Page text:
Reading Stage presents TOO HEAVY FOR YOUR POCKET

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by Jiréh Breon Holder

directed by Gary Stanford, Jr.

One Night Only: Monday, March 1, 7 pm on Zoom

Tickets: Free (suggested donation $10)

IMPORTANT:  You will receive the Zoom link in the confirmation email when you RSVP; the email comes from with the subject line: “here is your login information for CCCT’s Reading Stage production of TOO HEAVY FOR YOUR POCKET on March 1 at 7pm”. If you don’t receive this email, your reservation for the performance is not complete. Please check your spam or junk folder or send an email to for assistance.


In the summer of 1961, the Freedom Riders are embarking on a courageous journey into the Deep South. When twenty-year-old Bowzie Brandon gives up a life-changing college scholarship to join the movement, he’ll have to convince his loved ones—and himself—that shaping his country’s future might be worth jeopardizing his own.

“…illuminating and moving…TOO HEAVY FOR YOUR POCKET dramatizes questions of class difference within the black community that rarely get broached onstage.” —NY Times

“Holder is putting his finger on something powerful, something that Fight for Freedom narratives—even exquisite ones like Ava DuVernay’s film Selma—don’t necessarily get at: Protesting is a privilege.” —New York Magazine

“A lyrical drama with a quartet of fully realized, deeply felt characters.” —New Yorker

“…[Holder is] a gifted writer who will be amazing to watch as his work grows.” —

“Better than any play I’ve seen on the subject, TOO HEAVY FOR YOUR POCKET examines the role of class in our nation’s civil rights struggles; it dares to ask, is agitating for justice an activity most easily pursued by the otherwise privileged?” —

“TOO HEAVY FOR YOUR POCKET is remarkable for the depth of its exploration of a tumultuous time in our history…Holder has managed to captivate the audience by examining issues of race, gender, power, faith, and politics without ever losing sight of his characters. And in doing so, has shown himself to be a powerful voice to be reckoned with.” —



Katherine Green (Evelyn Brandon) was born and raised most of her life in the Bay Area. She grew up singing and dancing in church plays as well as performing with P.S. Performance, a bay area performing arts company that performed for senior homes and schools. When she’s not on stage, she’s behind the scenes, setting up live events and audio engineering at her church in Palo Alto.

Marcus Hughes (Tony Carter) Bio to come.

Kahlil Leneus (Bowzie Brandon) is excited to perform this timely reading for CCCT. Most recently, Kahlil wrote and performed the monologue “6 Steps on How to Crack a Relationship (Quarantine Edition)” for the show Neighborhood Stories. Other favorite projects include RENT at Youth Musical Theater Company (Collins), Into the Woods (Cinderella’s Prince) at ACT’s Young Conservatory, Les Miserables (Jean Valjean) at Berkeley Playhouse Teenstage, Dance of the Holy Ghosts at Ubuntu Theater, Footloose (Shaw) at Oakland School for the Arts, The Amen Corner at AlterTheater, The Gathering (Michael) with Jones Street Productions, Queenie Pie with Oakland Opera Theater, Caroline, or Change (Joe) at Pacific Conservatory of the Performing Arts, and Show Boat at San Francisco Opera. Kahlil is a high school senior and besides performing, he loves to write.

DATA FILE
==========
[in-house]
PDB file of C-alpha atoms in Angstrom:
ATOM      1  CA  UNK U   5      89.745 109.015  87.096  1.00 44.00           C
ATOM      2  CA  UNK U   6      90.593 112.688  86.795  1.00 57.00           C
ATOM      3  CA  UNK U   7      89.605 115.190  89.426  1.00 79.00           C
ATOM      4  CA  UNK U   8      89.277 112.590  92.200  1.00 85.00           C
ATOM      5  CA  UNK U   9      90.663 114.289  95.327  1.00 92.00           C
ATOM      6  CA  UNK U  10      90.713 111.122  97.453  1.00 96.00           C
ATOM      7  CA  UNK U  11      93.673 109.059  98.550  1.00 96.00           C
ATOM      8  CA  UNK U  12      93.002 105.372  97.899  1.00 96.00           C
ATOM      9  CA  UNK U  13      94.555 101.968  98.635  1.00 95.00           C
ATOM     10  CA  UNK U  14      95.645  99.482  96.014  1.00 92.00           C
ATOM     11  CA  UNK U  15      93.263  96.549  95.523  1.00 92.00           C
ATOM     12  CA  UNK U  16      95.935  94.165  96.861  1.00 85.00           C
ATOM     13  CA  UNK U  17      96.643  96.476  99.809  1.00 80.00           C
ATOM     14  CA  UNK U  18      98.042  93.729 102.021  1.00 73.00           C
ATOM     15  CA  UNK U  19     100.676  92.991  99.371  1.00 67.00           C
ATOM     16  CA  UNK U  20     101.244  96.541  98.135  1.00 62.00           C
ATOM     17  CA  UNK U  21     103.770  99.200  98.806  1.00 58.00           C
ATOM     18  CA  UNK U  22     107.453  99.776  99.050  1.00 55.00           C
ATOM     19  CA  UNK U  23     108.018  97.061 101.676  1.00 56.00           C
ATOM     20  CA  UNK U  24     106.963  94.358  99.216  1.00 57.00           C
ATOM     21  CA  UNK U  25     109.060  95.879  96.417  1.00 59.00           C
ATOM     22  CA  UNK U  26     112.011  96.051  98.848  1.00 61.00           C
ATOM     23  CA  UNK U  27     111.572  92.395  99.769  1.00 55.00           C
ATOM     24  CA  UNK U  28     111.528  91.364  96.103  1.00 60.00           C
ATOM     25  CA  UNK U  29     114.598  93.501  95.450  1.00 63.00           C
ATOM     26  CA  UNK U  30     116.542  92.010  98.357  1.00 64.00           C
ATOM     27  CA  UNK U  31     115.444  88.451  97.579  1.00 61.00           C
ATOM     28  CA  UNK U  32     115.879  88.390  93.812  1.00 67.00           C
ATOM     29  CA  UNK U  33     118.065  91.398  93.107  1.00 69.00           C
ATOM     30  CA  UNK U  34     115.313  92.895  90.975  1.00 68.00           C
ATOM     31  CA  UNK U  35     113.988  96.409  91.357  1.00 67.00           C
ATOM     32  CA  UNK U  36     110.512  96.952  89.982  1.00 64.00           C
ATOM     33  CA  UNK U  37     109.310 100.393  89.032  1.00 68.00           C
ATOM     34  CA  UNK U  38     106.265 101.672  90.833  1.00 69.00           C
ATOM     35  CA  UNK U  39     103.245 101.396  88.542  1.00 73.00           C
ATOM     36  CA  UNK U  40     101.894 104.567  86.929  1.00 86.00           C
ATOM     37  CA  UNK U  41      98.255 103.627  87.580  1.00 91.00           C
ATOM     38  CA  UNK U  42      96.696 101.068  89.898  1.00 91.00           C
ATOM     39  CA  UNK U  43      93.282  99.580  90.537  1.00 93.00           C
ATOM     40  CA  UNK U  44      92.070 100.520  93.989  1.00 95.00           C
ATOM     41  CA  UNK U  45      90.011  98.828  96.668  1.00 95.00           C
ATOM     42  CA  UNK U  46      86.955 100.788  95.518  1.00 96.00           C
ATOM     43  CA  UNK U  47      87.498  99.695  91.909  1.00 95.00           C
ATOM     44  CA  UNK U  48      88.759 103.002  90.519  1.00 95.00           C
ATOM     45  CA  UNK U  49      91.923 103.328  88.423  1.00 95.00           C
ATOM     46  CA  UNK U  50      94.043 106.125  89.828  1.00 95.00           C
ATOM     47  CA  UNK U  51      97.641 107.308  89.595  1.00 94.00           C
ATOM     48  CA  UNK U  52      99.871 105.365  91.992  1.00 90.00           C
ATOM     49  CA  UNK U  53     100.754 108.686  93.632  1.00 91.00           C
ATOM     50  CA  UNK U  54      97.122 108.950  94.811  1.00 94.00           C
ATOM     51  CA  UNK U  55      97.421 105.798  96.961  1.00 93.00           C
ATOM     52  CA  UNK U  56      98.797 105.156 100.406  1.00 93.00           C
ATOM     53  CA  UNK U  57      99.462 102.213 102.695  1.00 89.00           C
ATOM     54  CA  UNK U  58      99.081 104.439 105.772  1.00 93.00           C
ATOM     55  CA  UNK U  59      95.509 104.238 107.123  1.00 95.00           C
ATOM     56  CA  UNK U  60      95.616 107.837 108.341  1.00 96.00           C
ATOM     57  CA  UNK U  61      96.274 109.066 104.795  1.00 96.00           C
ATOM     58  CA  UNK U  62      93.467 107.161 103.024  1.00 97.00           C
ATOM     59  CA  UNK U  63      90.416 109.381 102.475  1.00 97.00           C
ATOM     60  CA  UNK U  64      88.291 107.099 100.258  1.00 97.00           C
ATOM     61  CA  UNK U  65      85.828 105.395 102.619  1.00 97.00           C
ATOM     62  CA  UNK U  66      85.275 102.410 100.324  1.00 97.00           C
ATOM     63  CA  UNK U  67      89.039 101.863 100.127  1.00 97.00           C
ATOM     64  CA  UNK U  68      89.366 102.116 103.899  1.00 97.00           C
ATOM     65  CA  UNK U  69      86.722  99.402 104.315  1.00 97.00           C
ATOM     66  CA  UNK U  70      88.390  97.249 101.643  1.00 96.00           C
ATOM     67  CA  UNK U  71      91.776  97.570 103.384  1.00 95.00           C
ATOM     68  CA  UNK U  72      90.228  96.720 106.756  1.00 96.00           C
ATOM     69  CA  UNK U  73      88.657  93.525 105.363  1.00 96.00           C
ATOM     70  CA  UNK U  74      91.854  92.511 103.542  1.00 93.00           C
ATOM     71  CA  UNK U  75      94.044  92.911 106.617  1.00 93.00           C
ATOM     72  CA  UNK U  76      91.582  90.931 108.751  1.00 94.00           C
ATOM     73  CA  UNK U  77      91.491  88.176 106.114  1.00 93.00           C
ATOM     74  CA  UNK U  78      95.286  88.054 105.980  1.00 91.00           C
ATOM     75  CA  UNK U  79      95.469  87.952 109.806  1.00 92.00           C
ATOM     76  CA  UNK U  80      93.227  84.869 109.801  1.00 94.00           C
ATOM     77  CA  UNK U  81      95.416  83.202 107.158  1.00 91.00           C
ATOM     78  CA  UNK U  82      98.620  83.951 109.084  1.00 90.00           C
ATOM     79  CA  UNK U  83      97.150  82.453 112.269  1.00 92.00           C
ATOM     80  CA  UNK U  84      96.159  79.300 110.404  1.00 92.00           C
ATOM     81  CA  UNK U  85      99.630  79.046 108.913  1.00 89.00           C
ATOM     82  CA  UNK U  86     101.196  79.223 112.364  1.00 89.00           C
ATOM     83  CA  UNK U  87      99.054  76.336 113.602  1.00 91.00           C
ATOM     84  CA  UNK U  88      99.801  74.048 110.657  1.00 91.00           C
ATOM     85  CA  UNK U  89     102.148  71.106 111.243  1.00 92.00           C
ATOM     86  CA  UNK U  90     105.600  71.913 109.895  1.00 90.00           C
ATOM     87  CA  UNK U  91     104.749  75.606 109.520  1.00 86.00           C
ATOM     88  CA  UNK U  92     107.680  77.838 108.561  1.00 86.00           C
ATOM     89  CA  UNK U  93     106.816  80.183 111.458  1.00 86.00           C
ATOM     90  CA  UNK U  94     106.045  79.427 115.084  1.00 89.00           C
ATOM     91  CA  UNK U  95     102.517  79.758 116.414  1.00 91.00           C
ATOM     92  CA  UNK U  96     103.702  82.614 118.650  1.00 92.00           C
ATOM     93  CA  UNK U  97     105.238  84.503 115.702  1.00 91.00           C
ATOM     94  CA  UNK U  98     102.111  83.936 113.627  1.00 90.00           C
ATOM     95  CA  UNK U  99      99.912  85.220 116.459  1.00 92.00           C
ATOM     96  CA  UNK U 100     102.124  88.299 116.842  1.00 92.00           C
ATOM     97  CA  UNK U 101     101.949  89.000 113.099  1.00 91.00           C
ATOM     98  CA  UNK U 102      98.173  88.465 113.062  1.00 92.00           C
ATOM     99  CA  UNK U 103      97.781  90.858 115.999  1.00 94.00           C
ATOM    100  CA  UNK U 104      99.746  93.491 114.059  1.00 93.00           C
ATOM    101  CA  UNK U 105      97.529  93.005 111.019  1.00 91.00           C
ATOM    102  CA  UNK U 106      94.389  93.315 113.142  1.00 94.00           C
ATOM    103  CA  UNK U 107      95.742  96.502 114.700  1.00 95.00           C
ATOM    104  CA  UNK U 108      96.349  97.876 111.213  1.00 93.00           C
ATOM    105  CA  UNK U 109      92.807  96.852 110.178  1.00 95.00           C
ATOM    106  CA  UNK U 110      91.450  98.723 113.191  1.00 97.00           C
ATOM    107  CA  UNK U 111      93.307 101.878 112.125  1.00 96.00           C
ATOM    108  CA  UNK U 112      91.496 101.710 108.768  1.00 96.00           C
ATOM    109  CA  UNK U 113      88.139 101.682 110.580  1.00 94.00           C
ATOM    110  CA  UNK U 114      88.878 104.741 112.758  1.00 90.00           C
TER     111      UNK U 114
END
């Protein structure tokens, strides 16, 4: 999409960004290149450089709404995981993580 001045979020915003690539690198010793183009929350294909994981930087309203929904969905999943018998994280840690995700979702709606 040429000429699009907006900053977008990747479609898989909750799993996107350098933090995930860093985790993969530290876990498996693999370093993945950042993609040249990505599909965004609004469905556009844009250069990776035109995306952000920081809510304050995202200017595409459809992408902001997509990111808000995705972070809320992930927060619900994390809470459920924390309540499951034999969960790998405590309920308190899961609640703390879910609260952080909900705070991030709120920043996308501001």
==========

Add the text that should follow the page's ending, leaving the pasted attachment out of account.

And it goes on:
Jenn Stephens (Sally-Mae Carter) is thrilled to be back home in the Bay Area! This is where her training started while performing over 25 shows with the Palo Alto Children’s Theatre. Jenn pushed on and received her MFA in Acting from Columbia University which led her to Broadway/ Films/ Television/ Commercials and now online. Jenn is a proud wife to a former WWE Superstar and proud mom of two young performers. Getting to work with her family is the best feeling in the world because when you love what you do it’s not really work…


Gary Stanford, Jr. is a Bay Area native (born in SF) and has lived on the Bay Area Peninsula and South Bay for his entire life. As a performing artist, he has been involved with singing, dancing, acting since he was a young child. He spent his youth with P. S. Performance, a Bay Area performing arts company that primarily performed for senior/retirement homes and hospitals as well as competed in State Talent Competitions.


Jiréh Breon Holder is currently the Playwriting Fellow of the Department of Theater and Creative Writing at Emory University. He is an Atlanta-area playwright, director, and dramaturg. His sharp and often political plays frequently include wild visual metaphors and address the magic of everyday life in the South. In 2016, he received his MFA in Playwriting from the Yale School of Drama and co-founded Pyramid Theatre Company in Des Moines, Iowa. From 2012-13, he served as the Kenny Leon Fellow at the Tony Award-winning Alliance Theatre. He graduated cum laude from Morehouse College (B.A. Theatre) where he served as the artistic director of Spelman College Playwrights’ Workshop and directed several productions. His plays have received productions at the Alliance Theatre, the Yale School of Drama, and Yale Cabaret. He has also received readings at the Manhattan Theatre Club, the Roundabout Theatre, the Kennedy Center, and the Old Globe Theatre. As a theater artist with a strong political impulse, many of his plays and projects address the prison industrial complex, human rights, and agricultural/environmental sustainability. He is a firm believer that art changes lives and each project he is involved with seeks to touch people one audience at a time. Visit his website at


This post was written by CCCT